The pharmaceutical industry is an incredibly dynamic and complex industry to be a part of. It is understandable why this is so- it brings to life new therapies and medicines that help people live long and healthy lives. This industry has solved many life-challenging issues that have threatened humanity and caused enormous loss of life.
When industry works so closely with human life, it is only natural for there to be several stringent compliance regulations that ensure safety and ethics. Over the past few years, there has been a spike in the regulatory assessment in this industry across the globe. It is because of prosecutions and criminal convictions arising due to compliance issues in the industry. This has resulted in auditing across several areas, like clinical operations, manufacturing, patient information and privacy, and even sales and marketing.
When searching for pharmaceutical testing services to work or partner with, it’s crucial to analyze and understand whether they are compliant with their processes and how transparent they are about their operations. You could take a look at Avomeen to understand this better.
Now, let’s see a few common compliance issues in the pharmaceutical industry.
1. Lack of Clear SOPs
A Standard Operating Procedure (SOP) provides clear written instructions on how to conduct specific routine activities at work. The presence of an SOP makes it simpler for everyone to understand and carry forth operations necessary for work to continue. The lack of effective SOPs tends to be a major compliance issue.
Various roadblocks prevent the creation and usage of SOPs:
- Vague Communication
Ambiguity arises if roles and responsibilities are not charted out in the SOP. Employees can perform their jobs better and remain compliant with standards if they understand correctly what is to be done and what comes under their purview.
- Lack of Participation Across Departments
An SOP is not written in stone. It needs to be updated frequently to stay relevant. The creation and maintenance of these documents should not be limited to a specific department. All departments who use these SOPs need to be collaborating and updating them as required so that it remains relevant across all the departments. This would also encourage employees to provide feedback and offer improvements to work processes.
- Complex Language
SOPs should be written in concise and straightforward language. It’s ideal if it gives step-by-step instructions on how to perform specific tasks and explains it without creating more confusion.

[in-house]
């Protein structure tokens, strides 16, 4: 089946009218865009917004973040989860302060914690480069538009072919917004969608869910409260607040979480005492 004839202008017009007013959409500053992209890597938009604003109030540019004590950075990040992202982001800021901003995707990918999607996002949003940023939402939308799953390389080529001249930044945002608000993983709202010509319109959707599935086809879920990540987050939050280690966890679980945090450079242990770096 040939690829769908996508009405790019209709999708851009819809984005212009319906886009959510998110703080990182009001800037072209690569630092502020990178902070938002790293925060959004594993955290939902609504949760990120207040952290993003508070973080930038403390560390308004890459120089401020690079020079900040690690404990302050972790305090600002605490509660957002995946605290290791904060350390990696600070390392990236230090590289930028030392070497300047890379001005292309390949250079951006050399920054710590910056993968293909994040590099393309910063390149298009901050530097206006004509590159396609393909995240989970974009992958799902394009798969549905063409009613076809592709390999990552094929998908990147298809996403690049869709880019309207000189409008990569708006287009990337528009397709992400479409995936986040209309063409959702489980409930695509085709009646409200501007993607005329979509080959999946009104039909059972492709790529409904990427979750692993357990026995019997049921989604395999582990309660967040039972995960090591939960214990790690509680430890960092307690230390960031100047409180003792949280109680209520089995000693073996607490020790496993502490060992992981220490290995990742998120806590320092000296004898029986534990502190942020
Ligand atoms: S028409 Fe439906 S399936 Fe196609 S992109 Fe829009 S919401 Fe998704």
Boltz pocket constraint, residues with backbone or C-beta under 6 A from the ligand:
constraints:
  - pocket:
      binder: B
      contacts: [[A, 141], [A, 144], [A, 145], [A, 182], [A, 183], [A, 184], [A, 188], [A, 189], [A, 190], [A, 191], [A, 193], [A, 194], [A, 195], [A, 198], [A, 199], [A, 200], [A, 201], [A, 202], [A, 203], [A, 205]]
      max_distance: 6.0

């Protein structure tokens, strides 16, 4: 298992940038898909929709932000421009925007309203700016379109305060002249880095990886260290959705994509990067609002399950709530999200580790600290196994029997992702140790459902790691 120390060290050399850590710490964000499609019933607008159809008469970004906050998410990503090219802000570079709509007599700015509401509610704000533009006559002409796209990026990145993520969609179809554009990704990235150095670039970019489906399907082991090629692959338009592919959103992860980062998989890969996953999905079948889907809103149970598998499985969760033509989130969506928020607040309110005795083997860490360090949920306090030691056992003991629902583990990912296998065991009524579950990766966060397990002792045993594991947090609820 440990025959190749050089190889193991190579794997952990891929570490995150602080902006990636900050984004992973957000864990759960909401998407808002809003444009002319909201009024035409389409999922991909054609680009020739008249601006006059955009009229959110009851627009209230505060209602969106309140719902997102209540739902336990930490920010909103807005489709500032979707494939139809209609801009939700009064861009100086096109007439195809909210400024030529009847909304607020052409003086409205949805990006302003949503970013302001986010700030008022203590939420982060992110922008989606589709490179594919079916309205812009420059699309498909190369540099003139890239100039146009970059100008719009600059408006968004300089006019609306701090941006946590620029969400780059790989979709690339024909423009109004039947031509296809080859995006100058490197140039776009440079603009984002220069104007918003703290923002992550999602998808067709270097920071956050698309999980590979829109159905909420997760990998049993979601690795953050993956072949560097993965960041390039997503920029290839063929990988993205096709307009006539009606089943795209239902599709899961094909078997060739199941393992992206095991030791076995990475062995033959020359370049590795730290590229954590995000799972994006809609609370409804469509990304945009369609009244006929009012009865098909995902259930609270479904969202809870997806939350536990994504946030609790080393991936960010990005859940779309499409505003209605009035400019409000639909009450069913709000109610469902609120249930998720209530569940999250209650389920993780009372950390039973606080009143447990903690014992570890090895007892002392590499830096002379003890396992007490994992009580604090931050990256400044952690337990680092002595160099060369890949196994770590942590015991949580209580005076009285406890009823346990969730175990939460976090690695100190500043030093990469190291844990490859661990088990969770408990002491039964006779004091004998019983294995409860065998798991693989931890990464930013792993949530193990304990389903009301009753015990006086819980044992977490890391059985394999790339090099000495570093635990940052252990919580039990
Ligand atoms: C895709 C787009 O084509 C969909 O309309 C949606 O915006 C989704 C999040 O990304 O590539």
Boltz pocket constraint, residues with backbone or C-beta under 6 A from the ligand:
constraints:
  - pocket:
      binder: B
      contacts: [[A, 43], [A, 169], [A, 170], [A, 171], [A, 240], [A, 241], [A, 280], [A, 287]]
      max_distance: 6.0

Coherent and comprehensive SOPs aren’t just a must for meeting regulations; they also reflect the quality of the company and act as a blueprint for success.
2. Bad Maintenance
Inadequate cleaning, sanitizing, and maintenance observations comprised more than 2% of the total FDA observations in 2018. The FDA Code of Federal Regulations states that utensils and equipment must be sanitized, maintained, and cleaned appropriately to avoid contamination or malfunctions.
Explicit guidelines should be established when it comes to cleaning and hygiene practices. This includes:
- Stating who is responsible for cleaning and providing clear instructions for the same
- Setting a cleaning schedule
- Instructions for right equipment maintenance
- Regular inspection and protection of equipment
- Logs must also be maintained for cleaning activities, and they should be updated with as much importance as other operational logs.
3. Not Using Data Properly
Having access to data in real-time helps to monitor compliance changes and enhance the company’s performance. This is important because, through this, an organization can move effectively to minimize the impact of non-compliance.
But generally, two common hurdles stop an organization from using data well:
Gathering data from old systems can be a hassle. Most of these legacy systems don’t provide correct data, and attempting to integrate new data tends to be complicated.
A lot of organizations lack good reporting systems. To overcome this, they tend to rely on manual reporting systems, but these can have a high volume of errors. It is also not cost-effective in the long run.
Handling compliance needs should be treated with priority, and not doing so can result in dire consequences for the company.
4. Lab Control Failures
For failed laboratory controls, pharmaceutical companies received close to 4% of the total FDA observations in 2018. The laboratory controls must be monitored and maintained well because they provide essential lab data. The raw data can help to understand a range of things- from instrument calibration to an employee’s adherence to SOPs- that can help in arresting compliance issues swiftly.
Being a part of a pharmaceutical company is a huge responsibility because it directly impacts human lives. Absolute honesty with all the regulations and compliances not only improve people’s lives, but it also gives the company an excellent reputation.